The stated goal of the Bay Delta Conservation Plan is to restore the ecology of the Sacramento-San Joaquin Delta and protect the water that supplies two-thirds of the state’s population and thousands of acres of Central Valley farms.
The plan and its corresponding 25,000 pages of environmental documents are now available online.
“This is a very significant milestone. After a whole lot of talk we’re finally at the public comment period so we take this very seriously," says Mark Cowin, director of the California Department of Water Resources. "We want the opportunity to hear what the public has to say, we’ll continue to further refine the plan.”
Cowin says the department has made several changes since the drafts earlier this year.
They include greater protection measures for the Sandhill Crane during construction of the tunnels, additional fish studies for the new water intakes along the Sacramento River, and setting up a $450-million fund to support the adaptive management process if additional water supply is needed.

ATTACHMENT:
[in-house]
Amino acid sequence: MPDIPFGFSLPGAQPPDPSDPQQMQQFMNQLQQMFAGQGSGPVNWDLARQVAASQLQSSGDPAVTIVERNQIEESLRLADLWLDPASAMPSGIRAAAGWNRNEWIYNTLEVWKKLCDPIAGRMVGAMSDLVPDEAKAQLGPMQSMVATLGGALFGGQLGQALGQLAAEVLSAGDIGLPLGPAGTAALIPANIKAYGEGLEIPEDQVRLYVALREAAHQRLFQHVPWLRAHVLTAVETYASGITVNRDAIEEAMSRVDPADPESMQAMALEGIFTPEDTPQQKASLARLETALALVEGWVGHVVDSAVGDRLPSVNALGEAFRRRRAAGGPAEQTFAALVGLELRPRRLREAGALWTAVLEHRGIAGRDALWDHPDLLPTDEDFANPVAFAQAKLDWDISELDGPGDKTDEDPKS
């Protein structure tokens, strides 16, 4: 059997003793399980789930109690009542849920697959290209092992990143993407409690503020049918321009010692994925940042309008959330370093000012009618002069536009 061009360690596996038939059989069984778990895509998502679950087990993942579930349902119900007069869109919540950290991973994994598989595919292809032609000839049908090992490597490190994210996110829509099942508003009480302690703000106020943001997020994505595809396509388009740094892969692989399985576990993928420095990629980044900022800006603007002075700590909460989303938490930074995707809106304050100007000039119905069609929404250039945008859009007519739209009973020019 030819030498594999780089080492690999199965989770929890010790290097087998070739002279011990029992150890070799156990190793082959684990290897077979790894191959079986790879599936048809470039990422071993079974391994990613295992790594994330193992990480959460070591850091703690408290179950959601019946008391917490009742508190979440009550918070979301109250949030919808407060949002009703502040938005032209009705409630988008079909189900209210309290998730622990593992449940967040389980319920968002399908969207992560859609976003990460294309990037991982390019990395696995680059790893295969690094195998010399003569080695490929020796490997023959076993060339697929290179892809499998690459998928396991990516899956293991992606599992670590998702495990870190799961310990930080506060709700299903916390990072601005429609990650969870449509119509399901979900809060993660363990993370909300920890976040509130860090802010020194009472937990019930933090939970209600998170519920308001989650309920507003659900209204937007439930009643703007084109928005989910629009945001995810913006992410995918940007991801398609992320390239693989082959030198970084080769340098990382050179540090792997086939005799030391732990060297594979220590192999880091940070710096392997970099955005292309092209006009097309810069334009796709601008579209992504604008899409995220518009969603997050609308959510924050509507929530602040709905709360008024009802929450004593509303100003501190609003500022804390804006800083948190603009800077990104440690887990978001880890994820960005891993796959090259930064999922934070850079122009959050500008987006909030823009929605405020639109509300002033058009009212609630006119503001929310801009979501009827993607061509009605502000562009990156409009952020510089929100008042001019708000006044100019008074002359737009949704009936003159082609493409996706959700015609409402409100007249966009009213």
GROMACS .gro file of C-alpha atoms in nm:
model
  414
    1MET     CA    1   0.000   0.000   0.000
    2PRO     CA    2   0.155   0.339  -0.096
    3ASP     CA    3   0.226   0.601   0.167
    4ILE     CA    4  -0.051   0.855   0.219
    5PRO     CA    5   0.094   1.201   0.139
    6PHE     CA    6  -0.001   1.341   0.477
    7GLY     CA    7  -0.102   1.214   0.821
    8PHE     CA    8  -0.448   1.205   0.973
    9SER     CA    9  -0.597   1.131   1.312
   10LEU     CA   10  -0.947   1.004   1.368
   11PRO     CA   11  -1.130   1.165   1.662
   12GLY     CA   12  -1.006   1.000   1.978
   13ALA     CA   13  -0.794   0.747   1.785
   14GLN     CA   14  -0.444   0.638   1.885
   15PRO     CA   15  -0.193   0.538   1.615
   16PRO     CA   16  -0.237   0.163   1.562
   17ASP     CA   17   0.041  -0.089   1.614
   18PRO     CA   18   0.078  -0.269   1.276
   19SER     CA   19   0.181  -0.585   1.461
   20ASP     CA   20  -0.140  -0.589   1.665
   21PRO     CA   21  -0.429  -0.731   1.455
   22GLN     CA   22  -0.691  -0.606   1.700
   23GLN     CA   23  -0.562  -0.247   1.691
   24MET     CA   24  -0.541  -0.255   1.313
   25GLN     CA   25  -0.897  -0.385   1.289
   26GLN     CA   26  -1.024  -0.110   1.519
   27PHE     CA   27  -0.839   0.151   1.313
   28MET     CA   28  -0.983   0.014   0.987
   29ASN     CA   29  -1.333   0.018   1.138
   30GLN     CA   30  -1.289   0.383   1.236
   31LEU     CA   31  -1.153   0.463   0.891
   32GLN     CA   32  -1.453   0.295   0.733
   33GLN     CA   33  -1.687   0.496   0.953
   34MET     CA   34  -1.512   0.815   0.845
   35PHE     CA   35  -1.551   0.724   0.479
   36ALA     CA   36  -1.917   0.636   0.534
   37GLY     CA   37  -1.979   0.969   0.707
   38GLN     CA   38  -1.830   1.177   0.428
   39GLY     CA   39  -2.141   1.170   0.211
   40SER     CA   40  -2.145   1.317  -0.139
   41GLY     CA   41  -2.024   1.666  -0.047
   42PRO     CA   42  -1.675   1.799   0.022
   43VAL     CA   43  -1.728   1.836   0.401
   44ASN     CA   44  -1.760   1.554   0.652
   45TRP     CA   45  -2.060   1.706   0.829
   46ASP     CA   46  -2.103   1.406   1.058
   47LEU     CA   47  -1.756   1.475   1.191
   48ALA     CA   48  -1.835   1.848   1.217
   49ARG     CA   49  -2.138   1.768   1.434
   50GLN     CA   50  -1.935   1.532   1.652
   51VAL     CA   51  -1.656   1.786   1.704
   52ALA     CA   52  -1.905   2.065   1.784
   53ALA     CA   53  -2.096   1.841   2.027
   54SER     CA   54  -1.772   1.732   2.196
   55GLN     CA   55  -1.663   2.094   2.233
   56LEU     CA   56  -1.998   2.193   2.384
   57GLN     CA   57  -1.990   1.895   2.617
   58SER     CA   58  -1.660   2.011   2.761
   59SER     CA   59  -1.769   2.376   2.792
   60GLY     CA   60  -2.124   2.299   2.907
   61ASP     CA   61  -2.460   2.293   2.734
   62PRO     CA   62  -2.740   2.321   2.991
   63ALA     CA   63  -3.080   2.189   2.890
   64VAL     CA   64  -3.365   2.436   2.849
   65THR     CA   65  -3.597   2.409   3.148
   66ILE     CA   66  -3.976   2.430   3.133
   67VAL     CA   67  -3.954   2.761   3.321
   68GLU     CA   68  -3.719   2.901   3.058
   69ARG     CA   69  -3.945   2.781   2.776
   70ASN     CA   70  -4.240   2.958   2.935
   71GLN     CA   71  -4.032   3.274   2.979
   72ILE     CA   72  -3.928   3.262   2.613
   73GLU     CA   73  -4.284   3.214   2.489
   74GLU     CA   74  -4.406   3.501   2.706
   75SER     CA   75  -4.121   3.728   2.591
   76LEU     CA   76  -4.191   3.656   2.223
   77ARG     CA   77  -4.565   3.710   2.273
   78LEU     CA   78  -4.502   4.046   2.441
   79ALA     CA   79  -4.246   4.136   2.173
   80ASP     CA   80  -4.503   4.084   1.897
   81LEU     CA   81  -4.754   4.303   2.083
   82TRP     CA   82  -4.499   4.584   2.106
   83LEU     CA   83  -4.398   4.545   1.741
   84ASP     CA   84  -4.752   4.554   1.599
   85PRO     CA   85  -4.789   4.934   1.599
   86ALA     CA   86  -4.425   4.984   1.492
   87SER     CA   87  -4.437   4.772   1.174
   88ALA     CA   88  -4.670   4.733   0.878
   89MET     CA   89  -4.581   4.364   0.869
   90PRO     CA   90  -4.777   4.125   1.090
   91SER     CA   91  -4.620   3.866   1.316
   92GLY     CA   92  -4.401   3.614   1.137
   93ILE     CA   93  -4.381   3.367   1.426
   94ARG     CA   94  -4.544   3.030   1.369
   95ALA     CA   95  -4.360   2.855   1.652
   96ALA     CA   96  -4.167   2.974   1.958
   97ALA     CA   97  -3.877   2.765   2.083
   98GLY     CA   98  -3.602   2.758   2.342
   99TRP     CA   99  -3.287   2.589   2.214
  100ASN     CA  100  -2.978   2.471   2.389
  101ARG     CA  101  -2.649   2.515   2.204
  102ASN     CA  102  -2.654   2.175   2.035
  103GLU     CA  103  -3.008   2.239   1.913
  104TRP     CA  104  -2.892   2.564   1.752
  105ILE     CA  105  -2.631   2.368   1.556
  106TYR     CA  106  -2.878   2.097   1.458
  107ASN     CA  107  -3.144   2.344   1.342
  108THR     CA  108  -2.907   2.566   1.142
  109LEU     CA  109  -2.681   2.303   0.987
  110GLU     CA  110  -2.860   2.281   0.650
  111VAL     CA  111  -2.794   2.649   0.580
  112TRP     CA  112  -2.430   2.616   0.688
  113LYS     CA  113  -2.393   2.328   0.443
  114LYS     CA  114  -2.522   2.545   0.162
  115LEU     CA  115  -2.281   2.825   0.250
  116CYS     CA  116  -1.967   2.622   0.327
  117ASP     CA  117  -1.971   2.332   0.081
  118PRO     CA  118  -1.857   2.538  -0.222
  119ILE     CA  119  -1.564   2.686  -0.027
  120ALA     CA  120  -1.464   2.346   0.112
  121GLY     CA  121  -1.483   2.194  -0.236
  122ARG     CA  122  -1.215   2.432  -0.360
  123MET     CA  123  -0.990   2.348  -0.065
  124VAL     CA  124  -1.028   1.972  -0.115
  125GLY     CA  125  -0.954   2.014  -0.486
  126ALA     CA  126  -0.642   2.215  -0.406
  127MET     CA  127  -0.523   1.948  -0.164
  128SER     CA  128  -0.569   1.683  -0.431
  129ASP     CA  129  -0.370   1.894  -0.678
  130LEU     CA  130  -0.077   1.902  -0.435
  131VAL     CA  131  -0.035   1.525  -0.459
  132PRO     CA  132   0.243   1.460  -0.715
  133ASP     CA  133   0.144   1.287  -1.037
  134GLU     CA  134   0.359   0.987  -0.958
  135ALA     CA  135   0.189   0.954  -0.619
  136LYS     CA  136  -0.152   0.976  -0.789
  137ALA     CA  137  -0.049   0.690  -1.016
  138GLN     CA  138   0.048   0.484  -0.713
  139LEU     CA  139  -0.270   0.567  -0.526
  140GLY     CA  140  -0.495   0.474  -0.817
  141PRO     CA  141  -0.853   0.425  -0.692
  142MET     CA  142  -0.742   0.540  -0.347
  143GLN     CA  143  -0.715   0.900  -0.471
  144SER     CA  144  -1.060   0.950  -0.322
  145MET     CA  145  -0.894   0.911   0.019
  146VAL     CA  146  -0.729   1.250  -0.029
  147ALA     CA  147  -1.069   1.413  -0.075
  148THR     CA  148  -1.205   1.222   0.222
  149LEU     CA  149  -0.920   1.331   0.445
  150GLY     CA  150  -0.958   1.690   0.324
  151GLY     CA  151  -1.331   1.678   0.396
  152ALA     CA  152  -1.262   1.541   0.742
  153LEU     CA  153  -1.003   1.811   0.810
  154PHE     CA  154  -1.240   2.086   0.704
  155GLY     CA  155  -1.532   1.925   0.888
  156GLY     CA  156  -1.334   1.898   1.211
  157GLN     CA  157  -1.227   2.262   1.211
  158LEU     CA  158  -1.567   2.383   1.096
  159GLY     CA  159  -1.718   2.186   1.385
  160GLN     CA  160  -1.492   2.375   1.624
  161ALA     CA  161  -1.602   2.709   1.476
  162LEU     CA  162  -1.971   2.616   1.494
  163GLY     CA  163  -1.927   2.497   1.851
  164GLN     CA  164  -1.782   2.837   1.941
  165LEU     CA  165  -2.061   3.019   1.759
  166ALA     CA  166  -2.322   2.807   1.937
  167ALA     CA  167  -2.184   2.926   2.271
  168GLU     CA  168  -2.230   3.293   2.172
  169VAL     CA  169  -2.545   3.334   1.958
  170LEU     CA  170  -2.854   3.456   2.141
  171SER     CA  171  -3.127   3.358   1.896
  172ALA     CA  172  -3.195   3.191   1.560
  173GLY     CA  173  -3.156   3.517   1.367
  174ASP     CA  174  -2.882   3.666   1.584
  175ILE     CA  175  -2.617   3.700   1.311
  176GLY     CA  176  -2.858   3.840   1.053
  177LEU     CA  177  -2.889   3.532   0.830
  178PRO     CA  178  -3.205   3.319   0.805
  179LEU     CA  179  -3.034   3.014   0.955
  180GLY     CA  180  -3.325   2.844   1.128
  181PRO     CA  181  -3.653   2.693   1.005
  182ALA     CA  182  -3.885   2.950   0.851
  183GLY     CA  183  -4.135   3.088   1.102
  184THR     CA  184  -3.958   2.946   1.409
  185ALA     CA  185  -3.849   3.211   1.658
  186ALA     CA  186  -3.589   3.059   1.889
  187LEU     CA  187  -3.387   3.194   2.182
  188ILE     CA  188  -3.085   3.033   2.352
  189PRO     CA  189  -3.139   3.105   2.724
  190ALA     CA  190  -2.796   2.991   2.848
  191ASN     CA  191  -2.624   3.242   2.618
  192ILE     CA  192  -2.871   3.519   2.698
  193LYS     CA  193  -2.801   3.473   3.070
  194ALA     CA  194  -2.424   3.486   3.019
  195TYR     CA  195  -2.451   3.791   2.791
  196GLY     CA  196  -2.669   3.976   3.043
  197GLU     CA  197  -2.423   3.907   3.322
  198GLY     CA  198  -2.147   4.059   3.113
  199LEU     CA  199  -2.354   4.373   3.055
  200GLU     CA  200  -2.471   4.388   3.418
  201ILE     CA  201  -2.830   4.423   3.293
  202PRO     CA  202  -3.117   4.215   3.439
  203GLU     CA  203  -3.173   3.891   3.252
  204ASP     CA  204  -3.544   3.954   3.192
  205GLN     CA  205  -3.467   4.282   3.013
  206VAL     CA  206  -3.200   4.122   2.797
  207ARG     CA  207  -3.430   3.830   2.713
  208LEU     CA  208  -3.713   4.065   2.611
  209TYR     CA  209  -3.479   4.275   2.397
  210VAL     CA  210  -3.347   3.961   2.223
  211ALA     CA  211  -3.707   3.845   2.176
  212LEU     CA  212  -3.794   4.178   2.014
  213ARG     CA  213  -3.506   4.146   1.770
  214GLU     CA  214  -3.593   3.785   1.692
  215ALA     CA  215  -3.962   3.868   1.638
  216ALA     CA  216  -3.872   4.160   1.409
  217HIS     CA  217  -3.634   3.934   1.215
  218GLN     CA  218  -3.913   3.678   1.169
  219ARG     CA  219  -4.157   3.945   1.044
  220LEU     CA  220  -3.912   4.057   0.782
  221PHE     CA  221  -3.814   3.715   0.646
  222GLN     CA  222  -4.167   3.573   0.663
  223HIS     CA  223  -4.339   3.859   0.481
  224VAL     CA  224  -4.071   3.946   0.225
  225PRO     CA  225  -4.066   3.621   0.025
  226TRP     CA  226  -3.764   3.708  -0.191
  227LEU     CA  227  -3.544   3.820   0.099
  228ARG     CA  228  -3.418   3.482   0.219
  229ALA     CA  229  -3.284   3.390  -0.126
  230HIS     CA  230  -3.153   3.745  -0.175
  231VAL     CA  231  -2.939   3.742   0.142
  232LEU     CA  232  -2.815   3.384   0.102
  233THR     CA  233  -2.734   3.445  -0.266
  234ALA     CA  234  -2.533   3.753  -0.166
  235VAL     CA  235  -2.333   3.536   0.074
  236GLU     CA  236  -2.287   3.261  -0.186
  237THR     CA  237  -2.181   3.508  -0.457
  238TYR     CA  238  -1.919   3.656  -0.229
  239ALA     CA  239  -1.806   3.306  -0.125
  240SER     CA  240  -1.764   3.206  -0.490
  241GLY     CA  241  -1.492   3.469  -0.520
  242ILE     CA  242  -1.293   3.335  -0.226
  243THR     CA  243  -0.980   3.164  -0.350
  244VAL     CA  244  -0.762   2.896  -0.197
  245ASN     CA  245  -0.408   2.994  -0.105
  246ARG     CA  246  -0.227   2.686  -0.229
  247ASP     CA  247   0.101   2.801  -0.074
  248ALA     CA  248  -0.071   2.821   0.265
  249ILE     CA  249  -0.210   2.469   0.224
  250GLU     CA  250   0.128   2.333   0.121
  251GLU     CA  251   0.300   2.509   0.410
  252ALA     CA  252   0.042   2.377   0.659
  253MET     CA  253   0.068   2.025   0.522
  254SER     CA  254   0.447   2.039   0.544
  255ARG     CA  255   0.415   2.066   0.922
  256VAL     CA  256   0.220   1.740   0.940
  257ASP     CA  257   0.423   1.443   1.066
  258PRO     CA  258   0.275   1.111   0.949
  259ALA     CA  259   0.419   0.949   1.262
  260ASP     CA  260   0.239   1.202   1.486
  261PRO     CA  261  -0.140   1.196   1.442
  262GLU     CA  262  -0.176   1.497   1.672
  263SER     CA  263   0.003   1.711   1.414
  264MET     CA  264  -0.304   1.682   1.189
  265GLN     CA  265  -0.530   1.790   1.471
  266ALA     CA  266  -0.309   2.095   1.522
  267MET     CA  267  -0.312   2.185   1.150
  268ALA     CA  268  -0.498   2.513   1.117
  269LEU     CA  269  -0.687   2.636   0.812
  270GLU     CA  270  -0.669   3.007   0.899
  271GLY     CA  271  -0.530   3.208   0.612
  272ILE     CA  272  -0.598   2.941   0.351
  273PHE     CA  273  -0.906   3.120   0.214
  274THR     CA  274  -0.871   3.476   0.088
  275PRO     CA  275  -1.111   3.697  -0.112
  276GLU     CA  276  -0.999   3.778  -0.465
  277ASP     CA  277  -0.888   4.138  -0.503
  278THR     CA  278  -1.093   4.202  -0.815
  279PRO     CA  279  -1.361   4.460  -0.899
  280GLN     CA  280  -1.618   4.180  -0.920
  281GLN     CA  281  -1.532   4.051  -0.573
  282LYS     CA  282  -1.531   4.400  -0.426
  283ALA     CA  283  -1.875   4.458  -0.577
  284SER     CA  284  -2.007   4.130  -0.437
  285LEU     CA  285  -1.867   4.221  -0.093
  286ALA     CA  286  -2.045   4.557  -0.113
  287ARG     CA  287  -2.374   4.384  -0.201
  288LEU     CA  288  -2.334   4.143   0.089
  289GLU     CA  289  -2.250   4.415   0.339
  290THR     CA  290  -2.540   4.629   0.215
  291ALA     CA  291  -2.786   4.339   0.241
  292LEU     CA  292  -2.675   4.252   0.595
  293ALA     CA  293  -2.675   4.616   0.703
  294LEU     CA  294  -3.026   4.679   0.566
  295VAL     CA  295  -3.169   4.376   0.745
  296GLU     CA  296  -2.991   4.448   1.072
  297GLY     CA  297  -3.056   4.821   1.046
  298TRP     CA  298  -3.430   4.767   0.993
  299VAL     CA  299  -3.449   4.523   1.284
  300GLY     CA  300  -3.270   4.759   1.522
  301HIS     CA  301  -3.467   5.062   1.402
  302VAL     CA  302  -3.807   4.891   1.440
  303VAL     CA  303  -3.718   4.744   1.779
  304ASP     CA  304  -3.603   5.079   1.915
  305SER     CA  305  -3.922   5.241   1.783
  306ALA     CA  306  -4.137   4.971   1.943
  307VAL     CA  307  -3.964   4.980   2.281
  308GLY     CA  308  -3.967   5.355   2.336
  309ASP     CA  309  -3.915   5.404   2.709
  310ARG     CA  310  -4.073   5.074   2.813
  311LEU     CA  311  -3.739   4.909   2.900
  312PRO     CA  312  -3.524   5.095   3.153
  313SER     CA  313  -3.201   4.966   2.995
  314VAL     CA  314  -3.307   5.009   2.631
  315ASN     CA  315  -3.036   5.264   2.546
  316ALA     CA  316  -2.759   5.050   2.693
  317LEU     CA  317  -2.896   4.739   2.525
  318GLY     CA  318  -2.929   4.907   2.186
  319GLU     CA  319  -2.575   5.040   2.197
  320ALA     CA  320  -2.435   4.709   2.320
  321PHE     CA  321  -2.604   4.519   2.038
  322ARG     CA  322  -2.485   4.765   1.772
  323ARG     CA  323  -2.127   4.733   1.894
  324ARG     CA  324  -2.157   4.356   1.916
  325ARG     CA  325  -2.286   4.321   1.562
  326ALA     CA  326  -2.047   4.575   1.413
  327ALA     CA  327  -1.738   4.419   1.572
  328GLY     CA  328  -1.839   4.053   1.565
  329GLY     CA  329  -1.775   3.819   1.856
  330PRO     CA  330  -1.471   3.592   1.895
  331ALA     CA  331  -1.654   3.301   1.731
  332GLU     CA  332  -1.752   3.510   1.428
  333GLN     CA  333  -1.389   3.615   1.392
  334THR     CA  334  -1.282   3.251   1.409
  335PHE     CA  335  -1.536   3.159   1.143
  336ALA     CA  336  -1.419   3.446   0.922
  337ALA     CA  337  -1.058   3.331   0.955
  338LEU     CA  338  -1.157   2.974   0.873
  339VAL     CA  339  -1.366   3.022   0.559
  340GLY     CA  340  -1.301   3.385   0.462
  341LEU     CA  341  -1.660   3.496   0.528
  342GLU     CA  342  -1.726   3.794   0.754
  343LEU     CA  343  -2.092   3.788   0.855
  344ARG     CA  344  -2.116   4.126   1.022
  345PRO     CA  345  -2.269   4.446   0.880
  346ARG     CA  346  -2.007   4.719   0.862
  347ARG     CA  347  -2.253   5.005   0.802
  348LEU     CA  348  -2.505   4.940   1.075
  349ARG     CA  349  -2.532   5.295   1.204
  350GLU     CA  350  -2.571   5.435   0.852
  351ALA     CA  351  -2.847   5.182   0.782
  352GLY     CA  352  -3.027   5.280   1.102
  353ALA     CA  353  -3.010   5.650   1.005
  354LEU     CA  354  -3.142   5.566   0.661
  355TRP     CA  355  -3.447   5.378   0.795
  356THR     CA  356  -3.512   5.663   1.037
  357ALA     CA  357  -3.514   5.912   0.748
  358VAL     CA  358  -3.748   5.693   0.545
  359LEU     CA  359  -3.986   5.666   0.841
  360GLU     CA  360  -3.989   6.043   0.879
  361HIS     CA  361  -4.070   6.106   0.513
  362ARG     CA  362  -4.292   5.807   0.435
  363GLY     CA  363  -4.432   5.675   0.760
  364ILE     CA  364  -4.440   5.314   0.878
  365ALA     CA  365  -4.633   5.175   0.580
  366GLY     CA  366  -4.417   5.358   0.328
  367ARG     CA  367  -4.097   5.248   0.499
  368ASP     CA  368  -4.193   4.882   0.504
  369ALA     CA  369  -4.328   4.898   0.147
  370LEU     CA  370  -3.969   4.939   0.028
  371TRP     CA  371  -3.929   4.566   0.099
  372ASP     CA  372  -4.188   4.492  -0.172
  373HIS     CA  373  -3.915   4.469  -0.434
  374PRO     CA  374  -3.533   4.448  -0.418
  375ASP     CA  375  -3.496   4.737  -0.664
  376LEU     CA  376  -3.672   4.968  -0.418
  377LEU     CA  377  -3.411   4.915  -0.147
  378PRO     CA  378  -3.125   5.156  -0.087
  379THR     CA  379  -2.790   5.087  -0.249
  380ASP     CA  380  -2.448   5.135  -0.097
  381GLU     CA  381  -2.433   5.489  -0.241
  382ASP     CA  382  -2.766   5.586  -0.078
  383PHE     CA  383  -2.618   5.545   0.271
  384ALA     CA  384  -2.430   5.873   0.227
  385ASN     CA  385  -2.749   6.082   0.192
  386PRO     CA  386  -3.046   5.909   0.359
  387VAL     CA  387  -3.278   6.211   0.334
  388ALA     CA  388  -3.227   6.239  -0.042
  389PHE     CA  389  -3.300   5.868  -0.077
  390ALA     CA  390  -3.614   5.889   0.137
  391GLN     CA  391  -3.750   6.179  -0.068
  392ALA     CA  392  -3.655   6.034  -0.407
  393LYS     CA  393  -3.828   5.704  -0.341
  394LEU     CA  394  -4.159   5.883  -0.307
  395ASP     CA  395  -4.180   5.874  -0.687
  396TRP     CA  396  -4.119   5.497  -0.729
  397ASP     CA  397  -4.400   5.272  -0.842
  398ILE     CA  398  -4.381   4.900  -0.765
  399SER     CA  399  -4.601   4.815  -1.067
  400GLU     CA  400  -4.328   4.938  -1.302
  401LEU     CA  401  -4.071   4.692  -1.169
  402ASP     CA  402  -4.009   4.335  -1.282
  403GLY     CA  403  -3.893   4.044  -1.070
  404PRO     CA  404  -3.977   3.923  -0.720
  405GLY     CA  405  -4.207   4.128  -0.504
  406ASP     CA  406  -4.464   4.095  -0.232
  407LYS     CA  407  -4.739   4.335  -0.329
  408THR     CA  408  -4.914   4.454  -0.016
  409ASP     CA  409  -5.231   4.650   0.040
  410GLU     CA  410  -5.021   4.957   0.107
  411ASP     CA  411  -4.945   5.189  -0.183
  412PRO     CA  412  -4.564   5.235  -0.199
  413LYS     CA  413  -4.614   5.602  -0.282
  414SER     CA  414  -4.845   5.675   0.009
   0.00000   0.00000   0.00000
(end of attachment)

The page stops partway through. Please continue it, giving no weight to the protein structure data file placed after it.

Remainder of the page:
But people who live in the Delta and some environmental groups say the changes are not an improvement.
"We added up how tall this plan would be if anybody would dare to print it out. It would be nine feet tall," says Osha Meserve, with the organization Local Agencies of the North Delta. "After all that work, all that money dumped into this hole, it still does not conserve species.”
More Delta Coverage
With time running out for Gov. Jerry Brown and California lawmakers to negotiate a replacement to the $11 billion water bond on the November ballot, two contentious issues have emerged as sticking points.
The City of Sacramento says it has significant concerns about the proposed twin-tunnel project.
(AP) -- An appeals court says federal officials should have consulted wildlife agencies about potential harm to a tiny, threatened fish before issuing contracts for water from the Sacramento-San Joaquin Delta.
California's second longest river is on the list of America's Most Endangered Rivers.
(AP) -- A state appellate court has ruled that California water officials cannot go onto private property for soil testing and other studies related to construction of two massive tunnels that would siphon water from the Sacramento River.